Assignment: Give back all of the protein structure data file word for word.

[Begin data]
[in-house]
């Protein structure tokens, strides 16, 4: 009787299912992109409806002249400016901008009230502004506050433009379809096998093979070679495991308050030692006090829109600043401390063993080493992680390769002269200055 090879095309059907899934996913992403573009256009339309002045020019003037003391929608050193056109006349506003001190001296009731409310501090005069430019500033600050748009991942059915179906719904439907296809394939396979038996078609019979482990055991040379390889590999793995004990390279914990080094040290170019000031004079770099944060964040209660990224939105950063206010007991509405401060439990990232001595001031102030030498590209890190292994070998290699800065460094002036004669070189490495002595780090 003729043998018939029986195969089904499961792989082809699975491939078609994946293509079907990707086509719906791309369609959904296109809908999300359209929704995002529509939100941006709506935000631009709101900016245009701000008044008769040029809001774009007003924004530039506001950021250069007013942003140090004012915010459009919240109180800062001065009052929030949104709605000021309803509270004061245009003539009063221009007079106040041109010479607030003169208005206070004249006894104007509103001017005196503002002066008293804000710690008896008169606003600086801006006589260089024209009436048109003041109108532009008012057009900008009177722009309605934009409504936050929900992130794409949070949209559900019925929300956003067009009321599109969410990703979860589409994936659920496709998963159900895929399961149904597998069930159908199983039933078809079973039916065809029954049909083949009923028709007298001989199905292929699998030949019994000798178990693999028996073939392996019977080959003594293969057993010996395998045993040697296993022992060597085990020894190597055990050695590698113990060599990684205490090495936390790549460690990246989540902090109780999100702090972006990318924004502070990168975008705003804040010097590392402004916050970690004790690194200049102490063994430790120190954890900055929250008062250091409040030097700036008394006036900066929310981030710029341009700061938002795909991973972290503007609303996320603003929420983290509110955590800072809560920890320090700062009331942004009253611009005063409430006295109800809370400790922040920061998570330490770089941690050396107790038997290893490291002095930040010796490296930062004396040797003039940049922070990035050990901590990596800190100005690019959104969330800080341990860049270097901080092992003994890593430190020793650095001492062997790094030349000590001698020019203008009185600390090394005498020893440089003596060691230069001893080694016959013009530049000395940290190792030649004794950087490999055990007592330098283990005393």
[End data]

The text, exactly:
[in-house]
């Protein structure tokens, strides 16, 4: 009787299912992109409806002249400016901008009230502004506050433009379809096998093979070679495991308050030692006090829109600043401390063993080493992680390769002269200055 090879095309059907899934996913992403573009256009339309002045020019003037003391929608050193056109006349506003001190001296009731409310501090005069430019500033600050748009991942059915179906719904439907296809394939396979038996078609019979482990055991040379390889590999793995004990390279914990080094040290170019000031004079770099944060964040209660990224939105950063206010007991509405401060439990990232001595001031102030030498590209890190292994070998290699800065460094002036004669070189490495002595780090 003729043998018939029986195969089904499961792989082809699975491939078609994946293509079907990707086509719906791309369609959904296109809908999300359209929704995002529509939100941006709506935000631009709101900016245009701000008044008769040029809001774009007003924004530039506001950021250069007013942003140090004012915010459009919240109180800062001065009052929030949104709605000021309803509270004061245009003539009063221009007079106040041109010479607030003169208005206070004249006894104007509103001017005196503002002066008293804000710690008896008169606003600086801006006589260089024209009436048109003041109108532009008012057009900008009177722009309605934009409504936050929900992130794409949070949209559900019925929300956003067009009321599109969410990703979860589409994936659920496709998963159900895929399961149904597998069930159908199983039933078809079973039916065809029954049909083949009923028709007298001989199905292929699998030949019994000798178990693999028996073939392996019977080959003594293969057993010996395998045993040697296993022992060597085990020894190597055990050695590698113990060599990684205490090495936390790549460690990246989540902090109780999100702090972006990318924004502070990168975008705003804040010097590392402004916050970690004790690194200049102490063994430790120190954890900055929250008062250091409040030097700036008394006036900066929310981030710029341009700061938002795909991973972290503007609303996320603003929420983290509110955590800072809560920890320090700062009331942004009253611009005063409430006295109800809370400790922040920061998570330490770089941690050396107790038997290893490291002095930040010796490296930062004396040797003039940049922070990035050990901590990596800190100005690019959104969330800080341990860049270097901080092992003994890593430190020793650095001492062997790094030349000590001698020019203008009185600390090394005498020893440089003596060691230069001893080694016959013009530049000395940290190792030649004794950087490999055990007592330098283990005393």